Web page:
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Biron alive
Bir. The only wretch on earth that must not live.
Pil. Biron or Villeroy must not, that's decreed.
Bir. You’ve sav'd me from the hands of murderers:
Would you had not, for life's my greatest plague—
And then, of all the world, you are the man
I would not be oblig'd to—Isabella 1
I came to fall before thee: I had dy’d
Happy not to have found your Villeroy here:
A long farewell, and a last parting kiss. [Kisses her.
Wil. A kiss confusion 1 it must be your last.
: [Draws.
Bir. I know it must—Here I give up that death
You but delay'd : since what is past has been
The work of fate, thus we must finish it.
Thrust home, be sure. [Faints.
Pil. Alas! he faints: some help there.
Bir. 'Tis all in vain, my sorrows soon will end—
Oh, Villeroy I let a dying wretch entreat you
To take this letter to my father. My Isabella 1
Couldst thou but hear me, my last words should bless
thee.
I cannot, tho' in death, bequeath her to thee. [To Vil.
But I could hope my boy, my little one,
Might find a father in thee—Oh, I faint-
I can no more—Hear me, Heav'n 1 Ohl support
My wife, my Isabella—Bless my child
And take a poor unhappy— [Dies.

Vil. He's gone—Let what will be the consequence, I’ll give it him. I have involv"d myself, And would be clear'd ; that must be thought on now. My care of her is lost in wild amaze. [Going to Isa, “Are you all dead within there Where, where are you?” Good Nurse take care of her; I'll bring you more help. [Exit. Isabella comes to herself. Isa. Where have I been —Methinks I stand upon The brink of life, ready to shoot the gulph That lies between me and the realms of rest: But still detain'd, I cannot pass the strait; Deny'd to live, and yet I must not die: Doom'd to come back, like a complaining ghost, To my unbury'd body—Here it lies - [Throws herself by Biron's body. My body, soul, and life. A little dust, To cover our cold limbs in the dark grave— . . There, there we shall sleep safe and sound together.

Enter VILLERo Y with Servants. *

Wil. Poor wretch; upon the ground ! She's not herself: s Remove her from the body. [Servants going to raise her. Isa. Never, never— You have divorc'd us once, but shall no more— Help, help me, Biron —Ha!—bloody and dead Î Oh, murderl murder I you have done this deed— .

Vengeance and murder! bury us together—
Do anything but part us. -
Wil. Gently, gently raise her.
She must be forc'd away.
[She drags the Body after her; they get her inte
their arms, and carry her off.
Isa. Oh, they tear me ! Cut off my hands—
Let me leave something with him—
They’ll clasp him fast
Oh, cruel, cruel men I
This you must answer one day.
P'il. Good Nurse, take care of her.
[Nurse follows her.
Send for all helps: all, all that I am worth,
Shall cheaply buy her peace of mind again.
“Be sure you do, [To a Servant-
“Just as I order'd you.” The storm grows louder.—
[Knocking at the door.
I am prepar'd for it. Now let them in.

Enter Count BALDw1N, CAR Los, BELFoRD, Friends, with Servants.

C. Bald. Oh, do I live to this unhappy day ! Where is my wretched son Car. Where is my brother [They see him, and gather about the BodyWil. I hope in heav'n. Car. Canst thou pity! Wish him in heav'n, when thou hast done a deed,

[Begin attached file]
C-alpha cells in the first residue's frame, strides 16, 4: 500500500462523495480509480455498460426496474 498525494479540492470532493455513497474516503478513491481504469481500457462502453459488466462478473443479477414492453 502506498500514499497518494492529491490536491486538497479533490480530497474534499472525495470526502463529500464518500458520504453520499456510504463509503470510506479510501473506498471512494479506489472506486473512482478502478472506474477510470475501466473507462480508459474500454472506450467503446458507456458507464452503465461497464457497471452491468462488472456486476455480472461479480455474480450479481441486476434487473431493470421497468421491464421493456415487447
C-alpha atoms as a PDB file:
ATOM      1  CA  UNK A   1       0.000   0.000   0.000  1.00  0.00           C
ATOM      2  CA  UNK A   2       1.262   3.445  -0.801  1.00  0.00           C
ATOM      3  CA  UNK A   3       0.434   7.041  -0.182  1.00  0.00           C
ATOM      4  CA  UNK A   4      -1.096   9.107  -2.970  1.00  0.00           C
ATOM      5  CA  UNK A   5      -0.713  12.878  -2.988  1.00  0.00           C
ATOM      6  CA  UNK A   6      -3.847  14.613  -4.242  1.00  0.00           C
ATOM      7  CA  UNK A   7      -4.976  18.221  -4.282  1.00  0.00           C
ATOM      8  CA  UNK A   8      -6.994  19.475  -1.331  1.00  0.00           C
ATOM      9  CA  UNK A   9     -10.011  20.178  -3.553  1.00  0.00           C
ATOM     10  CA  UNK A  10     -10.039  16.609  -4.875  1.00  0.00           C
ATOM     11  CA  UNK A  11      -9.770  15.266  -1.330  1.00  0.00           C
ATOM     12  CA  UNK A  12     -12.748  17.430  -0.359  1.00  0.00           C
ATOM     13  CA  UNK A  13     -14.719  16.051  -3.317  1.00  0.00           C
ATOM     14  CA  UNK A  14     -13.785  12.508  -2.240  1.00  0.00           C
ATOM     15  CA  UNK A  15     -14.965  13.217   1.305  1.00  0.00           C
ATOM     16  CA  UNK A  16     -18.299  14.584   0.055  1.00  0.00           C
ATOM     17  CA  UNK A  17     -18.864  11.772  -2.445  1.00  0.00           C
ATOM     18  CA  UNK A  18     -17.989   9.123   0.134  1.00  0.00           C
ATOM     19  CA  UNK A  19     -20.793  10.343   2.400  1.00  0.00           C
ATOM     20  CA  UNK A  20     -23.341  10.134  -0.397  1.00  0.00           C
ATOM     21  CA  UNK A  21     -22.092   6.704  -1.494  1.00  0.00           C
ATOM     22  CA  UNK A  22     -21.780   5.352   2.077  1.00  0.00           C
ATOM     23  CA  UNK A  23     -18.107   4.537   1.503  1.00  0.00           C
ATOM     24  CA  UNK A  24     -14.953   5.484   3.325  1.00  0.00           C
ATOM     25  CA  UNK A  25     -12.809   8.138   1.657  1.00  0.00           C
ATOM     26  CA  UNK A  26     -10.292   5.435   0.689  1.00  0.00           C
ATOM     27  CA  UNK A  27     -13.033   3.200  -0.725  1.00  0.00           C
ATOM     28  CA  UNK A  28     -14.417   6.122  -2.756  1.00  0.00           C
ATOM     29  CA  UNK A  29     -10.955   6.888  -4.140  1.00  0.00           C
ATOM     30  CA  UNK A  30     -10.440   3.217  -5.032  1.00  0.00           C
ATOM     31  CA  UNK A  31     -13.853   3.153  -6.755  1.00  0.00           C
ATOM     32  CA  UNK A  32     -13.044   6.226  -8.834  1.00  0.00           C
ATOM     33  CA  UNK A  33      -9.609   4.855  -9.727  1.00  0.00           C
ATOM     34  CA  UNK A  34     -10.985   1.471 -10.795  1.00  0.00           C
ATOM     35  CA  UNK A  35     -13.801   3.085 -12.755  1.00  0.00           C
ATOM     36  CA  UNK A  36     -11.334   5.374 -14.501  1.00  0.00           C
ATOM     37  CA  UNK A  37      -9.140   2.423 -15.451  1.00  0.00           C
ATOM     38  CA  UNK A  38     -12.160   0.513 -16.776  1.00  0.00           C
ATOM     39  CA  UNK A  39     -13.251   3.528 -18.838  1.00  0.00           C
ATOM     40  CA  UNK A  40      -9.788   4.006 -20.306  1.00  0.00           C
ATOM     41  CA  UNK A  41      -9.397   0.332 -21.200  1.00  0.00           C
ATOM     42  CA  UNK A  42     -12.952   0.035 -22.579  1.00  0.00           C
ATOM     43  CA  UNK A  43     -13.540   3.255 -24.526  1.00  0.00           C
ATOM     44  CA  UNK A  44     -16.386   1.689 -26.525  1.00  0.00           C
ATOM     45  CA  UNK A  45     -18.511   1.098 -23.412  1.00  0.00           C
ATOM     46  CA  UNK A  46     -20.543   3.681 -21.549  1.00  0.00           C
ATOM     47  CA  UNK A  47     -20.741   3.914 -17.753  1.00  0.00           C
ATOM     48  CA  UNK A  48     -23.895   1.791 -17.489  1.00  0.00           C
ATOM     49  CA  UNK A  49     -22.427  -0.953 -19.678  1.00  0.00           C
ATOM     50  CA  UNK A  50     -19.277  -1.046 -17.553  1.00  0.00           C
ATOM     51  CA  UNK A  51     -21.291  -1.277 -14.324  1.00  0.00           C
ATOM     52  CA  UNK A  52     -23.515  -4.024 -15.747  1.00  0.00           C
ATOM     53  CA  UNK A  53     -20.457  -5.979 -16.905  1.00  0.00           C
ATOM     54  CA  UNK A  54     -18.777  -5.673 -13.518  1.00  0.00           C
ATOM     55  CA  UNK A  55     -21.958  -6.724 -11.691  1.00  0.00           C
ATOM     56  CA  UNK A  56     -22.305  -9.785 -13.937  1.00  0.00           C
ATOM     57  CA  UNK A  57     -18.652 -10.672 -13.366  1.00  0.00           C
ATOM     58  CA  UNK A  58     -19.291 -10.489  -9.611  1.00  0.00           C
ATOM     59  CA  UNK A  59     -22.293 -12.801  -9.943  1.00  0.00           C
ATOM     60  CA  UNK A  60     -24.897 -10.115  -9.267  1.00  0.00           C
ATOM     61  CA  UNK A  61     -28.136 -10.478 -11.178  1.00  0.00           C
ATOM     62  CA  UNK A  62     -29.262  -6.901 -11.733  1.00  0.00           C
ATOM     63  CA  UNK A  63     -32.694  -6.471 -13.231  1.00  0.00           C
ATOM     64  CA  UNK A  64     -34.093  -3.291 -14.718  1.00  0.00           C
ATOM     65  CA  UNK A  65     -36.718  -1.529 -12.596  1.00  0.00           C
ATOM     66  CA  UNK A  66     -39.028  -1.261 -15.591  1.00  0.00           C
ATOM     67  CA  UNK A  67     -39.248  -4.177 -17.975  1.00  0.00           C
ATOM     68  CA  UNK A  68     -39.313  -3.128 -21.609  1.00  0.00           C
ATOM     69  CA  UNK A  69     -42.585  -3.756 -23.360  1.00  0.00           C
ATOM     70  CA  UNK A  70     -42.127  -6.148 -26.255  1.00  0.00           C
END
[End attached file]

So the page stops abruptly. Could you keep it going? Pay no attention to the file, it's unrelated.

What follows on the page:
That must for ever cut thee from the hopes
Of ever coming there.
Wil. I do not blame you—
You have a brother's right to be concern'd
For his untimely death.
Car. Untimely death, indeed 1
Wil. But yet you must not say, I was the cause.
Car. Not you the cause ! Why, who should murder
him ;
We do not ask you to accuse yourself;
But I must say that you have murder'd him;
And will say nothing else, till justice draws *
Upon our side, at the loud call of blood,
To execute so foul a murderer. -
Bel. Poor Biron I Is this thy welcome home t
Friend. Rise, sir; there is a comfort in revenge,
Which is left you. [To C. Bald.
• Car. Take the body hence. [Biron carried off.
C. Bald. What could provoke you ?
Wil. Nothing could provoke me
To a base murder, which, I find, you think
Me guilty of. I know my innocence;
My servants too can witness that I drew
My sword in his defence, to rescue him.
Bel. Let the servants be call’d.
Fr. Let's hear what they can say.
Car. What they can say! Why, what should ser-
vants say *
They’re his accomplices, his instruments,
And will not charge themselves. If they could do

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A murder for his service, they can lie,
Lie nimbly, and swear hard to bring him off.
You say you drew your sword in his defence:
Who were his enemies Did he need defence 2
Had he wrong’d any one Could he have cause
To apprehend a danger, but from you ?
And yet you rescu'd him!—No, no, he came
Unseasonably (that was all his crime)
Unluckily to interrupt your sport :
You were new marry’d—marry'd to his wife;
And therefore you, and she, and all of you,
(For all of you I must believe concern'd)
Combin’d to murder him out of the way.
Bel. If it is so—
Car. It can be only so.
Fr. Indeed it has a face-
Car. As black as hell.
C. Bald. The law will do me justice: send for the

magistrate. Car. I’ll go myself for him— [Exit. Vil. These strong presumptions, I must own, indeed,

Are violent against me; but I have

A witness, and on this side heav'n too.

—Open that door.

[Door opens, and Pedro is brought forward by Vil-
leroy's Servants.

Here's one can tell you all.
Ped. All, all; save me but from the rack, I'll con-

fess all.

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